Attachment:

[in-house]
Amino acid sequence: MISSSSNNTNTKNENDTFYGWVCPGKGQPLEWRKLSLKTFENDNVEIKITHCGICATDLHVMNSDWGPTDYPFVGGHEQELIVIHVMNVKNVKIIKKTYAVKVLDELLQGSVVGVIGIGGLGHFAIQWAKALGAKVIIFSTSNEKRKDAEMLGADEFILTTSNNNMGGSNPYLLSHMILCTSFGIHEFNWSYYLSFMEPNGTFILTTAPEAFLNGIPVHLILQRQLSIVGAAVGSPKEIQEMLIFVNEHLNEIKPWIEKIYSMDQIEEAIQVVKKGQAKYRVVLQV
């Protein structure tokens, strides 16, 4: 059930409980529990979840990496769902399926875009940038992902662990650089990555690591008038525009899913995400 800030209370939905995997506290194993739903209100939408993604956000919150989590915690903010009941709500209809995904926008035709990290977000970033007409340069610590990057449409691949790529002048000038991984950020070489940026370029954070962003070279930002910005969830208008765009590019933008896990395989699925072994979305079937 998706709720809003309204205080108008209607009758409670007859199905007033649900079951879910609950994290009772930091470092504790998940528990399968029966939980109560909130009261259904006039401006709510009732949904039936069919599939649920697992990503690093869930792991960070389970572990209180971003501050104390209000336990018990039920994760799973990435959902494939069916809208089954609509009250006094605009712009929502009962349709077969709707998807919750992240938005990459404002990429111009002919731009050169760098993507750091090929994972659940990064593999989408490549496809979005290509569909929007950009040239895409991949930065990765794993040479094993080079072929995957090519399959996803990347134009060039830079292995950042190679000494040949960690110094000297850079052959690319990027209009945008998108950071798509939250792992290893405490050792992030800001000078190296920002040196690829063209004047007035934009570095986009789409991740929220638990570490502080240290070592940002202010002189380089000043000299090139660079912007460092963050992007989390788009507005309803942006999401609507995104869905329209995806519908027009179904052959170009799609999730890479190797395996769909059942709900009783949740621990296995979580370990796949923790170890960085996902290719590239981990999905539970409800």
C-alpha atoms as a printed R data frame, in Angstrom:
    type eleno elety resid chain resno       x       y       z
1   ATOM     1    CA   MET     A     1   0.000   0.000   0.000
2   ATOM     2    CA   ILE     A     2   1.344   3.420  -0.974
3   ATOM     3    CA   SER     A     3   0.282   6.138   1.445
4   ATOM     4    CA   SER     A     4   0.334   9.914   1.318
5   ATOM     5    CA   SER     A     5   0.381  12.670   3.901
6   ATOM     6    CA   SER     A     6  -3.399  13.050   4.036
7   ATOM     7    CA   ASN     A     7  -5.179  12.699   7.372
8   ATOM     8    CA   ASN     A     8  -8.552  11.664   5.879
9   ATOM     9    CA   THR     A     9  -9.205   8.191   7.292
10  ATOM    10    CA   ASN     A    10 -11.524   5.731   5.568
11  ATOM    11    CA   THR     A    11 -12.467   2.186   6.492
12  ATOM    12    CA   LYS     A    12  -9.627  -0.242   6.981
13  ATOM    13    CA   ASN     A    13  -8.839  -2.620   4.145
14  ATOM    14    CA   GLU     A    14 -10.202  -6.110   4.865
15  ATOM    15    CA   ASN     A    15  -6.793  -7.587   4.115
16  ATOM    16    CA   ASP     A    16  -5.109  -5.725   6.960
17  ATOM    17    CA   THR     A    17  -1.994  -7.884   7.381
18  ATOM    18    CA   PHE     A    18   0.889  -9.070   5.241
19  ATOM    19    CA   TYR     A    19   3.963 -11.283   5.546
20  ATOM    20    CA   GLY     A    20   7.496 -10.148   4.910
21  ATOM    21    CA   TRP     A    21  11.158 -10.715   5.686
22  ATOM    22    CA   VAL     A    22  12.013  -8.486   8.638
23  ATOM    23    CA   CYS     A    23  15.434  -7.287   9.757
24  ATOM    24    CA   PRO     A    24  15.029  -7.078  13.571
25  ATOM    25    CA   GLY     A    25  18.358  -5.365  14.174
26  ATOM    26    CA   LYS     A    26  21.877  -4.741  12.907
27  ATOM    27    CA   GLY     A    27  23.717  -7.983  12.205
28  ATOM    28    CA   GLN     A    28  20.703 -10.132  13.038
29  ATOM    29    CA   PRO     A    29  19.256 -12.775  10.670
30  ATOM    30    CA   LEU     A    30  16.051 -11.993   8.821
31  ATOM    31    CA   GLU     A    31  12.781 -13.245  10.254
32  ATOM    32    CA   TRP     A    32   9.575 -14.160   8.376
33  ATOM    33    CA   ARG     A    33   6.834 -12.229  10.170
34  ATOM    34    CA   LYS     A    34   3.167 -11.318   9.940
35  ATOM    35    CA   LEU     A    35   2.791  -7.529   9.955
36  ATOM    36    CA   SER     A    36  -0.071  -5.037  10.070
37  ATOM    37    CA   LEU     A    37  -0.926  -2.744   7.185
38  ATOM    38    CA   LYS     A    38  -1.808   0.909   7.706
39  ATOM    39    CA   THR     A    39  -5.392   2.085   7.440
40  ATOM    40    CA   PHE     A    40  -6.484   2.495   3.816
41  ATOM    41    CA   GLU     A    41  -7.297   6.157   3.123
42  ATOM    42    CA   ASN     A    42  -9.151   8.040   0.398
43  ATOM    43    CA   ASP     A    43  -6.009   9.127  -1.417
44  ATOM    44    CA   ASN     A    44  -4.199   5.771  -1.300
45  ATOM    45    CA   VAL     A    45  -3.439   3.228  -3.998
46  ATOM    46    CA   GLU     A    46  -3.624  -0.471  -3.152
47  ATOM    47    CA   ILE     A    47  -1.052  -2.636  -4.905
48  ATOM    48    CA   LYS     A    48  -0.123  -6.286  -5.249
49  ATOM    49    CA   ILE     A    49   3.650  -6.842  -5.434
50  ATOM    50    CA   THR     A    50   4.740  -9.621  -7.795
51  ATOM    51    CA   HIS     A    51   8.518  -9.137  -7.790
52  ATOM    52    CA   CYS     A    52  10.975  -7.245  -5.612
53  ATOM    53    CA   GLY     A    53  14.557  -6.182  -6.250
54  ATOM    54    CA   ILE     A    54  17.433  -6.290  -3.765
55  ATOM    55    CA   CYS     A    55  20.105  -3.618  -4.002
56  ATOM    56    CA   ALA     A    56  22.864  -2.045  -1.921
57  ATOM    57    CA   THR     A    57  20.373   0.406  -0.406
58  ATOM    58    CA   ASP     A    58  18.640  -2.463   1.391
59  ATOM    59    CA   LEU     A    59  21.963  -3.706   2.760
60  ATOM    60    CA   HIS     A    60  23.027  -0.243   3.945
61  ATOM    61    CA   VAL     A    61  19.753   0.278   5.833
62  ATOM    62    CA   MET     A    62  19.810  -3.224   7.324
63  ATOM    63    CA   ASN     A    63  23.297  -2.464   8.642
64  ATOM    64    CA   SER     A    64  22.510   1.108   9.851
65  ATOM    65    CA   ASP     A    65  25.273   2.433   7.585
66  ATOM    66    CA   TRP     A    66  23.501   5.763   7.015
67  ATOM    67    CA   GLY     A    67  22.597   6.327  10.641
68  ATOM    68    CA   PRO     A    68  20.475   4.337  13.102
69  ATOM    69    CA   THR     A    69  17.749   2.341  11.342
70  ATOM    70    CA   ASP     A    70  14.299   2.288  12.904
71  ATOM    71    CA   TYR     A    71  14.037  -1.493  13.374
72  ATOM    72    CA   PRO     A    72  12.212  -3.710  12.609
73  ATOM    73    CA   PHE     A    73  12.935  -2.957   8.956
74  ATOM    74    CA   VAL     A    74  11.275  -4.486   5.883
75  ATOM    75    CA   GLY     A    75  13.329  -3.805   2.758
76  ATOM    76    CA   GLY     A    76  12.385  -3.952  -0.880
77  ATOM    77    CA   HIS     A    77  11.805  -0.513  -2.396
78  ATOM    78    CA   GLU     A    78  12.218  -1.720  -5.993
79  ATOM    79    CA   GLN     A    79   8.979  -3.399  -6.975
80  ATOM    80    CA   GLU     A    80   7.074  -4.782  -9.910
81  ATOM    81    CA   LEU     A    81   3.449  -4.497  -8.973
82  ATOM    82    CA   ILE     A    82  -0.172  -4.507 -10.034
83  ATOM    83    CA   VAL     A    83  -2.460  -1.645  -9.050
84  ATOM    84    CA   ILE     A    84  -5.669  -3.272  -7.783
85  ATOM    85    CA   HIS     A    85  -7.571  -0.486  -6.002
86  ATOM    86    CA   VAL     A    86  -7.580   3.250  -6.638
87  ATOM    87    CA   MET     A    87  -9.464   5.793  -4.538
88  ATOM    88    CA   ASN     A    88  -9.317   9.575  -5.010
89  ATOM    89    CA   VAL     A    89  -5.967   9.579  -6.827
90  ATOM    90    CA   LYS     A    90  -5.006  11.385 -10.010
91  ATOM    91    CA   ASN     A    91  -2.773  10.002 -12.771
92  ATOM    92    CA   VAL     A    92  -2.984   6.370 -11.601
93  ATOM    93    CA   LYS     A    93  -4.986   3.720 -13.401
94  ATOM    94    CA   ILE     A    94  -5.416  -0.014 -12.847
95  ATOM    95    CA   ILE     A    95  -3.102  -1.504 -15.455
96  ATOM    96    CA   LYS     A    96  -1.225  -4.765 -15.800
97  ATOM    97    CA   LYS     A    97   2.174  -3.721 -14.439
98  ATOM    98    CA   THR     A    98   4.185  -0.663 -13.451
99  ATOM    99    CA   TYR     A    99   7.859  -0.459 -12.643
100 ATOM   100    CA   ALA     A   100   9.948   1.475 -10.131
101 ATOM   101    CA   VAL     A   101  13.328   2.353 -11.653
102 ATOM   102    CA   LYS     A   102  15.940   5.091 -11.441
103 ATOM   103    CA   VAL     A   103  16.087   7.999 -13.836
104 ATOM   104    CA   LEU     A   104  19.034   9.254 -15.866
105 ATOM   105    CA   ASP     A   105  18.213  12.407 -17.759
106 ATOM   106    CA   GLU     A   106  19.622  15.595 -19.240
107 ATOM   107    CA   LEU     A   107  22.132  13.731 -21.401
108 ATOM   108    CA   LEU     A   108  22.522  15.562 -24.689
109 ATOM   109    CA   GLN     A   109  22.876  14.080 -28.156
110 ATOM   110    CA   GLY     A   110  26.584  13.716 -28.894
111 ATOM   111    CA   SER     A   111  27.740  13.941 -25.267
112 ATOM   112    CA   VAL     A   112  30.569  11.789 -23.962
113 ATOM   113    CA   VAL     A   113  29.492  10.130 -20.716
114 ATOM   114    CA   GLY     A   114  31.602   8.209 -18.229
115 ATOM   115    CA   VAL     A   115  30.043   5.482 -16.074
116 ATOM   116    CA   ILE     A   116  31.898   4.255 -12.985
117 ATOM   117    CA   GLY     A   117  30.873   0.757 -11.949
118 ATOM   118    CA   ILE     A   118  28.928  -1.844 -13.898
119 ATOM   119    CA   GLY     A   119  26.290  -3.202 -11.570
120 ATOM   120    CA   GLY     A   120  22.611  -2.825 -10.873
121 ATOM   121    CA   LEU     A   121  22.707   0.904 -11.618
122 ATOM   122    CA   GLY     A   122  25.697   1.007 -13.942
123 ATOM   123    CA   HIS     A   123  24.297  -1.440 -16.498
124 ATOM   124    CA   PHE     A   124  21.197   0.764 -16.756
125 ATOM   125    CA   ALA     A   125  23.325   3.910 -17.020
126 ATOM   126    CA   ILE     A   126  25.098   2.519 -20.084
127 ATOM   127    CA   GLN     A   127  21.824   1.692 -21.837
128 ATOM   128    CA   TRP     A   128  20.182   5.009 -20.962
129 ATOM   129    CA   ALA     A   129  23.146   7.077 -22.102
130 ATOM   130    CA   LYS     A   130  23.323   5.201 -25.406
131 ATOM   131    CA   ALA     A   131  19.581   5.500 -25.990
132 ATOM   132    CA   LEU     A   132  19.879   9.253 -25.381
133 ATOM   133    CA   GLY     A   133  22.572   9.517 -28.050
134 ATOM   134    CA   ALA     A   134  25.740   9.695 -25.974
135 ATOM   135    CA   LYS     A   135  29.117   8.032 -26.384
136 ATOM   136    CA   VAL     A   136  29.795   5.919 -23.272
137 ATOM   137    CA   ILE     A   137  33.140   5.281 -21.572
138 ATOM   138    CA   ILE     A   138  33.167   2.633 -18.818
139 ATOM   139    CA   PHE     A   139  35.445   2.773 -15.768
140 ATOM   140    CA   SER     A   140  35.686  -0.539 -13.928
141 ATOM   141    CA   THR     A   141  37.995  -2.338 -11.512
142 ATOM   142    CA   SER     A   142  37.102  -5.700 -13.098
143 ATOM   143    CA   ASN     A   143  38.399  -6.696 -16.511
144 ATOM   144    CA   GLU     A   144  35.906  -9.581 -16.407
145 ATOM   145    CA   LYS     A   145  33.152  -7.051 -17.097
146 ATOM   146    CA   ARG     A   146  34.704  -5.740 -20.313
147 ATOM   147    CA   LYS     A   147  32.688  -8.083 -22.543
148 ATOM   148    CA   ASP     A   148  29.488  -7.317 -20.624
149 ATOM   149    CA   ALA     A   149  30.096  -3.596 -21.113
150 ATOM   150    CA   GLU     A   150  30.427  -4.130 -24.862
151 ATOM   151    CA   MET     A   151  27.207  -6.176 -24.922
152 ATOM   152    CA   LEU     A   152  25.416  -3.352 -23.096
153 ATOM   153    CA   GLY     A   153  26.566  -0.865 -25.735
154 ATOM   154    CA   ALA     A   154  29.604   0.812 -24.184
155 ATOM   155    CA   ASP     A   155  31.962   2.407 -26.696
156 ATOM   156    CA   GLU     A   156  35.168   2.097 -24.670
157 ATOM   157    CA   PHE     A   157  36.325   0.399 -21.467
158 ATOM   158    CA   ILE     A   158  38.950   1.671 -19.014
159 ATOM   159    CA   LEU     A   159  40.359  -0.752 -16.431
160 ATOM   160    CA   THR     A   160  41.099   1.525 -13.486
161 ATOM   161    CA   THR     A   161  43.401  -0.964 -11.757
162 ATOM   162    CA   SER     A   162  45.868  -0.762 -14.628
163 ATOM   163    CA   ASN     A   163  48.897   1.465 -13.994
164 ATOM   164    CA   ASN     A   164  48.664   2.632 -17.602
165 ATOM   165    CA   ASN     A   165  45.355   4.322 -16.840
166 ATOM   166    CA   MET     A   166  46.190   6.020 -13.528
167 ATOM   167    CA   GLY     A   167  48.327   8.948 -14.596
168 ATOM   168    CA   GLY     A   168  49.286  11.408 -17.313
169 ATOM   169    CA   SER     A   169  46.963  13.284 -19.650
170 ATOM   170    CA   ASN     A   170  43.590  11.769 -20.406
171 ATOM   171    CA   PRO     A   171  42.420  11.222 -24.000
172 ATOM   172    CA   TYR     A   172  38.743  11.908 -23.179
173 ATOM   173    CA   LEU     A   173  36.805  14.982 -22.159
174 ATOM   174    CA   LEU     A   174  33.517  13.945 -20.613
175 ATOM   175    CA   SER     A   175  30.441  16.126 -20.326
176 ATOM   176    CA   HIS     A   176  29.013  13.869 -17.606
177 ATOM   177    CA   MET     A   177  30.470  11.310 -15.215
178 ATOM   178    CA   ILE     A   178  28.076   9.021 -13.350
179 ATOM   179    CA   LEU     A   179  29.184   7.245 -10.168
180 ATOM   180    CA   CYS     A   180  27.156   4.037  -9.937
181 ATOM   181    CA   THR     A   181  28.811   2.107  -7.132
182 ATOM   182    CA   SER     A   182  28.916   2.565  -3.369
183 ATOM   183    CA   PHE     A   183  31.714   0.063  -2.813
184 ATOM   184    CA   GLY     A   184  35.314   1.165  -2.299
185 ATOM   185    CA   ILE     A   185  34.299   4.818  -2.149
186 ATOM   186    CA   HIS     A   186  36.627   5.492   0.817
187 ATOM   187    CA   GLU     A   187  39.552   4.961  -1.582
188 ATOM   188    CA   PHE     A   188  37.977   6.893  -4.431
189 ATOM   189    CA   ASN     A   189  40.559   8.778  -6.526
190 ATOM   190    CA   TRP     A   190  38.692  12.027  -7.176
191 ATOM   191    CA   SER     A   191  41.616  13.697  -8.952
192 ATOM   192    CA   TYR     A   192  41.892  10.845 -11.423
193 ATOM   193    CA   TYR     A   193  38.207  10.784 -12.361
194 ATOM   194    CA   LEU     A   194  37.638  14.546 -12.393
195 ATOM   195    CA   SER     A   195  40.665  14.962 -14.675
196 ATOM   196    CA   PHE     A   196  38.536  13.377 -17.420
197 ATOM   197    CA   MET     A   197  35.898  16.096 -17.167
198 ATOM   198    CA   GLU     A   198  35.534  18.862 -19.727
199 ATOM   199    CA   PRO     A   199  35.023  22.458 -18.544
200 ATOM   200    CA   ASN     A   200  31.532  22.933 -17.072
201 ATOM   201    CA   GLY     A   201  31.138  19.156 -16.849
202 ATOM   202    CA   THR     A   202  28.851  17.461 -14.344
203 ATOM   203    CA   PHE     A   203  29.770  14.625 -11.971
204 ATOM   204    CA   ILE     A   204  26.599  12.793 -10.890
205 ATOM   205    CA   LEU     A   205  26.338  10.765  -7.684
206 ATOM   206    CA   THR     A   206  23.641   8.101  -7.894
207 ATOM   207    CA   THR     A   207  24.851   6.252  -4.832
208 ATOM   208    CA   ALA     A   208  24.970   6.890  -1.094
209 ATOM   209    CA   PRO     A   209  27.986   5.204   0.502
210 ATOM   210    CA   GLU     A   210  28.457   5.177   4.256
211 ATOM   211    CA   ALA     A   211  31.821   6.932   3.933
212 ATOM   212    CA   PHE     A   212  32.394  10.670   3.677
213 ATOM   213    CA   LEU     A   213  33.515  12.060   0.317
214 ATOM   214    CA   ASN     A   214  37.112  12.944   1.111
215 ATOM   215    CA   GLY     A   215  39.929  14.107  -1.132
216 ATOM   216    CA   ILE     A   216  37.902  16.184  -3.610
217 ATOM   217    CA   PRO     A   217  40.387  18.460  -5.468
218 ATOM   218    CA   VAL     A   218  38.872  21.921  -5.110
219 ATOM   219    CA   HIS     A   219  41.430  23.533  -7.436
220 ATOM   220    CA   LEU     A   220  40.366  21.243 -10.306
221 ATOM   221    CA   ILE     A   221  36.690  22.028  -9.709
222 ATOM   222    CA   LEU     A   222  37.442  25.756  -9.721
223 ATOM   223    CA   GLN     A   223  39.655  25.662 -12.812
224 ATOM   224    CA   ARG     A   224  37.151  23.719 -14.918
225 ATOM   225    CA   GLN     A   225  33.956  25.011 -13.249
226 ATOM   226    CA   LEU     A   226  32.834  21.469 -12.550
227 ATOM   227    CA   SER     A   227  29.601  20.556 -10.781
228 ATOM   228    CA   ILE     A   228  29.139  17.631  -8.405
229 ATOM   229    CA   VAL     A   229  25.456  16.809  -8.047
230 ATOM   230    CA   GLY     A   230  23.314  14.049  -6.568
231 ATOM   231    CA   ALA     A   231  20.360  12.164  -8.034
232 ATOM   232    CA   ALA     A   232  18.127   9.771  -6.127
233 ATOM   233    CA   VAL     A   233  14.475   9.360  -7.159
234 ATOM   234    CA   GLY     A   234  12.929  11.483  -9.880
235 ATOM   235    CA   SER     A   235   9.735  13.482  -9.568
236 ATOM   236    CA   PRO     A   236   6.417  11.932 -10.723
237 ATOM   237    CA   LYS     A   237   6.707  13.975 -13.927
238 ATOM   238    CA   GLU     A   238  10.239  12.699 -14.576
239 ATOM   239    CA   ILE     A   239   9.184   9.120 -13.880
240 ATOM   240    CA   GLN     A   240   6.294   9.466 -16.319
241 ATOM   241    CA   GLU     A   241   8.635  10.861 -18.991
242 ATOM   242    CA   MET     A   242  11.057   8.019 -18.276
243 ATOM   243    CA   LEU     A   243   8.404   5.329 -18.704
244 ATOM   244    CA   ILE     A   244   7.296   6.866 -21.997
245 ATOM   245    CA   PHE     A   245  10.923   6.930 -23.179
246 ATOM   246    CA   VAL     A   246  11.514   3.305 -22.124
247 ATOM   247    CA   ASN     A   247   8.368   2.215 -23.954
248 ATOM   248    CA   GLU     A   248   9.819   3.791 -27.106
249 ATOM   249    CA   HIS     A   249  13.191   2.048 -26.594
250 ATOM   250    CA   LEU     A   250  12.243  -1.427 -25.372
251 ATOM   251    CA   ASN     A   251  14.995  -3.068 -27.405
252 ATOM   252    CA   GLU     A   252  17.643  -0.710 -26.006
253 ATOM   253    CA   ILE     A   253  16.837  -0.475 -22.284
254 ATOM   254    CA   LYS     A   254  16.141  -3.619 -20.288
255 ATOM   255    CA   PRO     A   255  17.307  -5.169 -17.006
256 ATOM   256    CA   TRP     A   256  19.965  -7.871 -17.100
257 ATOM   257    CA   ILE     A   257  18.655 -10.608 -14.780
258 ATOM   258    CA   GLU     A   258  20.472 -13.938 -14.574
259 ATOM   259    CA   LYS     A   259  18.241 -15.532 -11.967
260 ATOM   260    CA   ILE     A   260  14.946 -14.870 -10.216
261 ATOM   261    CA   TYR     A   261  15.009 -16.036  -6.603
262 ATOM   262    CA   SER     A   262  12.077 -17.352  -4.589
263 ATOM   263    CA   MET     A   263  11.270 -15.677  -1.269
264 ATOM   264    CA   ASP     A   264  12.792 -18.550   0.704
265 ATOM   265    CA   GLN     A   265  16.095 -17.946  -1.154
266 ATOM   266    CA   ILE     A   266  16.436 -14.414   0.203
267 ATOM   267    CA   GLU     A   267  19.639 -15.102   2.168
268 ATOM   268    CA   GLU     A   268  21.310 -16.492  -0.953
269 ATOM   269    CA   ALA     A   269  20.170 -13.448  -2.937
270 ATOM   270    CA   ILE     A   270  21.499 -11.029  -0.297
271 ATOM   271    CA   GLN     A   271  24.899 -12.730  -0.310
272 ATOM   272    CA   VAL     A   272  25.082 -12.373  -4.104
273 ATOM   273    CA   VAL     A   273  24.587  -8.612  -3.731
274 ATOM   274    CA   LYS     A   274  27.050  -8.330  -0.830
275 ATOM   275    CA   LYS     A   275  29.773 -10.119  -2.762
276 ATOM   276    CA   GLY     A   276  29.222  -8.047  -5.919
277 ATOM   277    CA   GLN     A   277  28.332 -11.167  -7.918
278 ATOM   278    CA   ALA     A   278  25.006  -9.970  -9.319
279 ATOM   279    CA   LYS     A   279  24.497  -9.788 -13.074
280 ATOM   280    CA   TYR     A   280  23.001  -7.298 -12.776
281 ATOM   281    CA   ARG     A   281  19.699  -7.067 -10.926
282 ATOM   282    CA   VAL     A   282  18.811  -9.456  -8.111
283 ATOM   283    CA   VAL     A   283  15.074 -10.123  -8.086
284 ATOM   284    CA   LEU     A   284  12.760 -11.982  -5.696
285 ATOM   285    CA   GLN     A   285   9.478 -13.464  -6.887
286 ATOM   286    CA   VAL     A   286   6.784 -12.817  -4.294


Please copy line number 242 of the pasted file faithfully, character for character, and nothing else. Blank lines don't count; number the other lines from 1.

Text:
237 ATOM   237    CA   LYS     A   237   6.707  13.975 -13.927